Regional Development: Developing our “within New Zealand” story
2017 New Zealand Budget
By Linda Meade
For many years we have been developing our “New Zealand story” – how we project ourselves to the world. Some might say that in doing so we have finally come of age as a country. The narrative presented by Budget 2017 – that New Zealand is a country growing in confidence able to make choices about its future – certainly supports this.
For many years, the United States has successfully projected itself as the land of opportunity and Australia has styled itself as the lucky country. Yet New Zealand did not project itself in a similarly positive way. But in the 1990s international tourism started to boom off the back of cheap airfares and Tourism NZ launched the “100% Pure” brand. The wine industry started to flourish and we started to think of ourselves as sophisticated. And as the Internet took off we found the tyranny of distance less problematic than in the past.
More recently, our political and economic stability has helped us weather the global financial crisis and survive three devastating earthquakes. While there are a number of challenges we still face, through an international lens, we are doing well and our global brand is on the rise. New Zealand has come a long way in a relatively short time.
A large part of our success has been buoyed by the success of Auckland on the global stage. Like other global cities, Auckland is viewed as a destination for domestic and international capital and labour. This is not by accident. It happened through the process of natural urbanisation that was facilitated by a number of deliberate policy settings, including the establishment of an integrated regional local government.
But in some respects Auckland has become the victim of its own success.
Auckland’s growing pains have prompted important discussion around what the roles of other regions and cities should be as part of the New Zealand story. What roles should our regions, including Auckland, play in concert to support our overall success? We refer to this as the “within New Zealand” story.
As any investment advisor will tell you, putting all your eggs in one basket is never a good idea. Luckily for New Zealand, the foundations provided by the agri-economy and the continuing exponential growth of tourism provide useful anchors for the economy. While ensuring Auckland’s success continues to be of paramount importance, in our view there also needs to be consideration of how to actively support economic growth outside of Auckland.
As already noted, there has been much effort on developing the New Zealand story that we project to the world. What’s less developed is the within New Zealand story.
This is the next stage of the conversation. What roles should Wellington and Christchurch, for example, play in New Zealand’s success? How should they also be encouraged to outperform the market and be global cities in their own right – but different to Auckland?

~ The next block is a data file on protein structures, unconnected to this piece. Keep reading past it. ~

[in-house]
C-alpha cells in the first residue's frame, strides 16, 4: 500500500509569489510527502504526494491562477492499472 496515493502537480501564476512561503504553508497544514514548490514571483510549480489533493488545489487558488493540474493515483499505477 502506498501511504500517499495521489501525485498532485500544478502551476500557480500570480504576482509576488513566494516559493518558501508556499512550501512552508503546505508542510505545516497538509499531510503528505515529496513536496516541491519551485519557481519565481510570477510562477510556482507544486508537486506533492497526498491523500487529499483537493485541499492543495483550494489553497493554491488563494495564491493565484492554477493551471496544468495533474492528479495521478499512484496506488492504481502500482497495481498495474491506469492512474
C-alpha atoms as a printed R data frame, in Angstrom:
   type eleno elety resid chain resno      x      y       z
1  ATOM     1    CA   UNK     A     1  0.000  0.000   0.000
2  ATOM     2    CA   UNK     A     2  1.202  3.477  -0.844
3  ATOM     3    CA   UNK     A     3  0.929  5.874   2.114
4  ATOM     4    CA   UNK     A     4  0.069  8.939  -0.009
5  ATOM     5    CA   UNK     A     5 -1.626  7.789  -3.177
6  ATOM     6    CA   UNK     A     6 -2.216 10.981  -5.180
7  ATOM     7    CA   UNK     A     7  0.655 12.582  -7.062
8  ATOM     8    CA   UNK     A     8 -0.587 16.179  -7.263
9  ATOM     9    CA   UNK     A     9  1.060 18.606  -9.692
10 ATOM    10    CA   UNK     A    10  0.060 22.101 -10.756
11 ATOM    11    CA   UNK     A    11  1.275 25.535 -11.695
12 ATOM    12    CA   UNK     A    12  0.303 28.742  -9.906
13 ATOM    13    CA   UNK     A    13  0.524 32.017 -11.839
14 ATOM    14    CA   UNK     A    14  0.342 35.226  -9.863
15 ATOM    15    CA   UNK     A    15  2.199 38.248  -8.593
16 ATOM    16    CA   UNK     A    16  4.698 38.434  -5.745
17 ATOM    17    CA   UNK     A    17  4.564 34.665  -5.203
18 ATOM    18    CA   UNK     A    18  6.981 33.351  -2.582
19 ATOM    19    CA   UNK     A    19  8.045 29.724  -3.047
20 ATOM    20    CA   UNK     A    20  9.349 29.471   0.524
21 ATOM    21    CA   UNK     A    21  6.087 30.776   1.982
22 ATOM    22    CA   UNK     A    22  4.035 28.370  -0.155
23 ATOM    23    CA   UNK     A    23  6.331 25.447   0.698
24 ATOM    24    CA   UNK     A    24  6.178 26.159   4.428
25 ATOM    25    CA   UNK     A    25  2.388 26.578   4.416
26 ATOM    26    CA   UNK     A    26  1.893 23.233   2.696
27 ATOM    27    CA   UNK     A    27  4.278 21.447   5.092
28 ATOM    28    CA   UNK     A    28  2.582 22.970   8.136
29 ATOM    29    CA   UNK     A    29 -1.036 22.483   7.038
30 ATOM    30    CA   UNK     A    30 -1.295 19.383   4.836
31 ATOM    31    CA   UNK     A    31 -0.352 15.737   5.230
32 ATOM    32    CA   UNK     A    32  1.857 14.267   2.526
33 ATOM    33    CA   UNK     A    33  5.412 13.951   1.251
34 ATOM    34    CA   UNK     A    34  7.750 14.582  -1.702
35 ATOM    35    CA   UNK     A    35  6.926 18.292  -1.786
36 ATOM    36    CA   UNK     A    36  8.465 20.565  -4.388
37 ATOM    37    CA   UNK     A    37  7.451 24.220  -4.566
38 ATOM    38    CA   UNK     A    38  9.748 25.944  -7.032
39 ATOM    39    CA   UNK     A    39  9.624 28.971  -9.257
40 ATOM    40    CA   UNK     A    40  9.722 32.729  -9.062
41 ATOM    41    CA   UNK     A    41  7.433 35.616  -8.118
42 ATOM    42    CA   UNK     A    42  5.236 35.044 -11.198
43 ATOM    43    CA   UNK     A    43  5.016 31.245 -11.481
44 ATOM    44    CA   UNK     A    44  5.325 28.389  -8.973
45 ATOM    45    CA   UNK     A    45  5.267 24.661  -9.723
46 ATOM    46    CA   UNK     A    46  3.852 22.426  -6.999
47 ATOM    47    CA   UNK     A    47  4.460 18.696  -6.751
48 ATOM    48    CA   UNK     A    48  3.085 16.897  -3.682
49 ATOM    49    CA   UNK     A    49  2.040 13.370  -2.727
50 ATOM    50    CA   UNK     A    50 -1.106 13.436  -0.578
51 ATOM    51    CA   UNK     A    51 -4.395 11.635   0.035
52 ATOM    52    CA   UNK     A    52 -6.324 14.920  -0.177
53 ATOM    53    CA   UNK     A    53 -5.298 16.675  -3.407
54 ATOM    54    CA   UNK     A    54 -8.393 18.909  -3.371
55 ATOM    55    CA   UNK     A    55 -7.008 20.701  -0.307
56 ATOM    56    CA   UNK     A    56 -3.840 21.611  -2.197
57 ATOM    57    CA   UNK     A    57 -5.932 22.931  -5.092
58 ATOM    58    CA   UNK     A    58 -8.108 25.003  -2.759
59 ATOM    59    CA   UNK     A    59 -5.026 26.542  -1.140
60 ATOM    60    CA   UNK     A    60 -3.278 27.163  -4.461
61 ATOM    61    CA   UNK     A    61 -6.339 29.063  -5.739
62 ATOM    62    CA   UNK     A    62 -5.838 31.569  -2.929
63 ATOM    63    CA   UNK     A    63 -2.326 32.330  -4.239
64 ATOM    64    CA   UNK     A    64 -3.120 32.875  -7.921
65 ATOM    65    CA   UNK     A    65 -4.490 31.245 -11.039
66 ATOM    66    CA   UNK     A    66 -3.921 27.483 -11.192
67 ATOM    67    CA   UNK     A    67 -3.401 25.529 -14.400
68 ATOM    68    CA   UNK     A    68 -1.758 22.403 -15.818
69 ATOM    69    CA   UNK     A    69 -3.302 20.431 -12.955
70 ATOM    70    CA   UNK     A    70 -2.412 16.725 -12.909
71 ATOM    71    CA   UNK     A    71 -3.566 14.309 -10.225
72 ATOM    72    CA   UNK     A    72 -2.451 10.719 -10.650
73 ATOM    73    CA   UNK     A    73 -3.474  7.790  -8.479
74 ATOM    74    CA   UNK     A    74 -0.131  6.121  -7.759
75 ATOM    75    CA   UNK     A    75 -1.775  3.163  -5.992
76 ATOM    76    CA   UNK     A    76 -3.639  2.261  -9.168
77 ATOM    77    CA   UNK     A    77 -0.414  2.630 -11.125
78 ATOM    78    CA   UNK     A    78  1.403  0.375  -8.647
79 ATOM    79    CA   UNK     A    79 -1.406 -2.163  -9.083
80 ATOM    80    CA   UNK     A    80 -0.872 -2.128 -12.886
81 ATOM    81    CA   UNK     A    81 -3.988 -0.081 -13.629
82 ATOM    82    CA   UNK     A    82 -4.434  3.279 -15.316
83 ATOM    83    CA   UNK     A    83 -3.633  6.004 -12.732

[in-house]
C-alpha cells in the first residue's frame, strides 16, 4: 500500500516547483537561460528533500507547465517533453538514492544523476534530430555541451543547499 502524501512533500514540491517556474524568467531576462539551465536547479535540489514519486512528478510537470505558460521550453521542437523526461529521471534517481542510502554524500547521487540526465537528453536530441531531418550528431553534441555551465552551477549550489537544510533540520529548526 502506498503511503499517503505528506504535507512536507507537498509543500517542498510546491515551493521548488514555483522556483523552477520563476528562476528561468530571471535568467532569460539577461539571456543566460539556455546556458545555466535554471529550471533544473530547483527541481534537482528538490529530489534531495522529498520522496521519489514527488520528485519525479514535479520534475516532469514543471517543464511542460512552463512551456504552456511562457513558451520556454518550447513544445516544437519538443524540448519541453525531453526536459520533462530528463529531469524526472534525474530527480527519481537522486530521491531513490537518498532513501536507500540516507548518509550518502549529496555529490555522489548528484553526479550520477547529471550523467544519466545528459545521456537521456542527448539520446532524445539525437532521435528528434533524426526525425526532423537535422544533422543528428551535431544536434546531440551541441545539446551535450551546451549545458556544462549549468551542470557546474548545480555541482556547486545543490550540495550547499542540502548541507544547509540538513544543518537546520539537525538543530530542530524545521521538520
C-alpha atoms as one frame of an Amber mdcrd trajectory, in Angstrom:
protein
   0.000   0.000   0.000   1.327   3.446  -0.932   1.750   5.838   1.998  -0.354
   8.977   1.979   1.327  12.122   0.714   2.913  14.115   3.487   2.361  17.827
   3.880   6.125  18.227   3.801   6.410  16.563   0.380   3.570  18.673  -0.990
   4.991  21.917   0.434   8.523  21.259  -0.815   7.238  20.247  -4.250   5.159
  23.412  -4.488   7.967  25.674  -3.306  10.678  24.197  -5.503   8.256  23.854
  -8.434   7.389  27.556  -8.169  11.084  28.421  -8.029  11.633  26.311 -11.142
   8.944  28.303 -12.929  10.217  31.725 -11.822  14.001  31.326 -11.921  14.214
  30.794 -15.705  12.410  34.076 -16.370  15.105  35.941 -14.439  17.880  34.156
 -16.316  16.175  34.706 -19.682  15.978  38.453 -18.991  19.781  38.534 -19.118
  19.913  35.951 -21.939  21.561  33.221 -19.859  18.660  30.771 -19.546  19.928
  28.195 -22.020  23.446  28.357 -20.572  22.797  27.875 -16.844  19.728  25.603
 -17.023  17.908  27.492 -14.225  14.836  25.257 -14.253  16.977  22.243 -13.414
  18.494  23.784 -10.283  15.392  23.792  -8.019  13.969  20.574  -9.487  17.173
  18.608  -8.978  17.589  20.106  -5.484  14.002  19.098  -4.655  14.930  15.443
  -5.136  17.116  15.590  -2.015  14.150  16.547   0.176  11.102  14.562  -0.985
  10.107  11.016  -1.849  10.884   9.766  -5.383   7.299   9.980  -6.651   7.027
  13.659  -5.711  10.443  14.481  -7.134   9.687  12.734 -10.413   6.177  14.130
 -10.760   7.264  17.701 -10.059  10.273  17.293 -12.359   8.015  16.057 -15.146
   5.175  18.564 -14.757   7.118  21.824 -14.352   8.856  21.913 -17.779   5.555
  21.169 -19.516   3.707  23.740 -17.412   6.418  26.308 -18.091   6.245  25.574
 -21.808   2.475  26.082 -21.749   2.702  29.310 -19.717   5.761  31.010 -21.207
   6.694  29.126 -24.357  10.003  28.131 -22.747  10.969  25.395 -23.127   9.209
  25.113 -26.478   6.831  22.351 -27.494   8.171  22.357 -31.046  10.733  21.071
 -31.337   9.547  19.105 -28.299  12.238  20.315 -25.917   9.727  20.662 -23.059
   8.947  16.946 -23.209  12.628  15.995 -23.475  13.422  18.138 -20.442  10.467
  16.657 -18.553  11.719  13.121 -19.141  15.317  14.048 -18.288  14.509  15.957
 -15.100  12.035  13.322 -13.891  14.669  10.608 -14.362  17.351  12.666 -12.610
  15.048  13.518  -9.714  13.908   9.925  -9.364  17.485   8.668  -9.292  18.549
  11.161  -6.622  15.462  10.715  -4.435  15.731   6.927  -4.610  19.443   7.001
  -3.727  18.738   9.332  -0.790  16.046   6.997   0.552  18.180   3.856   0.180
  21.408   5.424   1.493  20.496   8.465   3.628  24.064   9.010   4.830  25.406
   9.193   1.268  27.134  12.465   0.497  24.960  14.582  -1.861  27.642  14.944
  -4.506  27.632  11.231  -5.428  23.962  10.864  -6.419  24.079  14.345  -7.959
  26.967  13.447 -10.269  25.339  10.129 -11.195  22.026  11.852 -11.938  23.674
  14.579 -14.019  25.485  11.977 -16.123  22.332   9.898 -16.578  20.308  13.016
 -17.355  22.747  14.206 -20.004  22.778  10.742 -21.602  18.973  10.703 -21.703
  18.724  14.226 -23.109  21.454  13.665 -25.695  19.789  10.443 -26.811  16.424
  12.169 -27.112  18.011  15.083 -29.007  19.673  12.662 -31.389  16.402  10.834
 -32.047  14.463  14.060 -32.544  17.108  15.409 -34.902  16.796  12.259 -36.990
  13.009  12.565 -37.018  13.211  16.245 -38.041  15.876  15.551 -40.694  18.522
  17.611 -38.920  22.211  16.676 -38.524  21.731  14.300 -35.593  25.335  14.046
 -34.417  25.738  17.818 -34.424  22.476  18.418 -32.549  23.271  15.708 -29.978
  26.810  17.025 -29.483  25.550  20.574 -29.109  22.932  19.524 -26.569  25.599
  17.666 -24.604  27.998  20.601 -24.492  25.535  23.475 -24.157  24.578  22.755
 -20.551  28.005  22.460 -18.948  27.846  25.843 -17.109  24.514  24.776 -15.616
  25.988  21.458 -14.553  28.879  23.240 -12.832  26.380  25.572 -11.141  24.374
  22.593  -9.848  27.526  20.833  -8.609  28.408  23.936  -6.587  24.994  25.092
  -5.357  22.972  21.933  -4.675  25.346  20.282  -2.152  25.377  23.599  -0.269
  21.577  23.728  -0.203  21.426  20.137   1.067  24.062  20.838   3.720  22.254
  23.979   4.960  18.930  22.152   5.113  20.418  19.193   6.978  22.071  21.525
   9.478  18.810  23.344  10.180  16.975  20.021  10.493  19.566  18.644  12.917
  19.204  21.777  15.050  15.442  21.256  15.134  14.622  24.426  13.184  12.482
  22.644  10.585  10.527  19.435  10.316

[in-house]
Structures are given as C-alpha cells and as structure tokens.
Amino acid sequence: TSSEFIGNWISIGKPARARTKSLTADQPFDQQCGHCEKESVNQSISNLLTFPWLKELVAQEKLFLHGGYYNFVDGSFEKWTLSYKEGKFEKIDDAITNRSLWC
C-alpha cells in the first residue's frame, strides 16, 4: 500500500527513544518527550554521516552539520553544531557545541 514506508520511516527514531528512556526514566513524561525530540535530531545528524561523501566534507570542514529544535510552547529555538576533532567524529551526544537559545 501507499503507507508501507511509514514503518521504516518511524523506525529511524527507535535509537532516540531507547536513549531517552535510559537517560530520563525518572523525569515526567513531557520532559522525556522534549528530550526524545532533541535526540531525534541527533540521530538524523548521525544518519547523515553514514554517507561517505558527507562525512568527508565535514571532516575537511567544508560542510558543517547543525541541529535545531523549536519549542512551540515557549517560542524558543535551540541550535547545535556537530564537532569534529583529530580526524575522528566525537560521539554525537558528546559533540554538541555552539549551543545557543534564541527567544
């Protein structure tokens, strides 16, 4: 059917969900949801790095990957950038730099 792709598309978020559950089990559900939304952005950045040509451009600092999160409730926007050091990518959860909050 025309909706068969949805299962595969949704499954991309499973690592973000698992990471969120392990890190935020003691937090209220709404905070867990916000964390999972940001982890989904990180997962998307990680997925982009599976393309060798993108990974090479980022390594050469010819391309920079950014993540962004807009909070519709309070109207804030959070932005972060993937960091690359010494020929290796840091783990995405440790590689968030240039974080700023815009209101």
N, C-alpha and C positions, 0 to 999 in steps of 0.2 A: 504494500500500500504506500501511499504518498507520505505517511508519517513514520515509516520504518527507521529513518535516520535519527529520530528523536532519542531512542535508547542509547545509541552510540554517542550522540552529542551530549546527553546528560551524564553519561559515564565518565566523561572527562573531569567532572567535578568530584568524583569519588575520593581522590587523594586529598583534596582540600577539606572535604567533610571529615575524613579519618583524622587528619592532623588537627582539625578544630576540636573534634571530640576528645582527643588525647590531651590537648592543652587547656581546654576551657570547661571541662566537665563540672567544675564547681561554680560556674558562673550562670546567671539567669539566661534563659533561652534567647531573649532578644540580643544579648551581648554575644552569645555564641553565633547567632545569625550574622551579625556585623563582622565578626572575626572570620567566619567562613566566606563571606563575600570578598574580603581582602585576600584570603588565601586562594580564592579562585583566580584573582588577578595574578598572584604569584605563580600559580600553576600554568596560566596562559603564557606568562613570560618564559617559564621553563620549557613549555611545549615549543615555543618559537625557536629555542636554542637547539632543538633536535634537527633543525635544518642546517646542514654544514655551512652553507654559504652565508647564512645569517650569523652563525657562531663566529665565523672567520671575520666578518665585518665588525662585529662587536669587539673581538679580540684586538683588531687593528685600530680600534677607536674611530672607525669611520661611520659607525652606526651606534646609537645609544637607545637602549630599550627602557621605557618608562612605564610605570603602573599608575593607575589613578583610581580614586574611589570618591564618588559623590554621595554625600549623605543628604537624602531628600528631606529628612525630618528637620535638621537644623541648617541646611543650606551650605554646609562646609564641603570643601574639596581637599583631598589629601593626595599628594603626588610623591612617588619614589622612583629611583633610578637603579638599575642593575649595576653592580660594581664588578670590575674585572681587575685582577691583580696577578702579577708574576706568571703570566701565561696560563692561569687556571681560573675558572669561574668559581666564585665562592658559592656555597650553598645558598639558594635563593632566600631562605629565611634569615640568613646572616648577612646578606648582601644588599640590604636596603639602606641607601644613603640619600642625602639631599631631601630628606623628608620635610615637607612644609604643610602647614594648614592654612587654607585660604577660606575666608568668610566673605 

So what could a within New Zealand story look like? Perhaps it might have some of these features:
- Wellington and Christchurch could agree a “city deal” with central government which encourages investment in specific initiatives to drive growth based on pre-existing strengths in those cities.
- Rationalisation of the broader transport sector to take a “system” view of roads, rail, ports and airports. For example, not all major cities need a port so long as there is an excellent and reliable rail link to another port and a resilience strategy in place in the event of a natural disaster.
- New local development authorities (LDAs) could be established, alongside special economic zones – perhaps with some targeted tax incentives such as R&D tax credits for medium sized companies. The LDAs could support delivery of affordable housing at scale while the economic zones would focus on local strengths to generate jobs – safe in the knowledge that workers would have access to decent quality and affordable housing.
To what extent did Budget 2017 help define this journey? At a level it did. It provided funding for important regional transport infrastructure, including $9.17 billion to be invested into the state highway network over the next four years, and $812 million for repairing State Highway 1 in and out of Kaikoura. And the Budget delivered $178 million for tourism infrastructure. But these haven’t changed the existing paradigm of New Zealand’s urbanisation story.
There are any number of ideas but ultimately our other cities and their surrounding regions need to attract global talent and capital and differentiate themselves from Auckland. Having at least three global, but different, cities is not an unrealistic goal. Done properly it would accelerate New Zealand’s overall growth, increase our resilience and improve the relative competitiveness of our regions.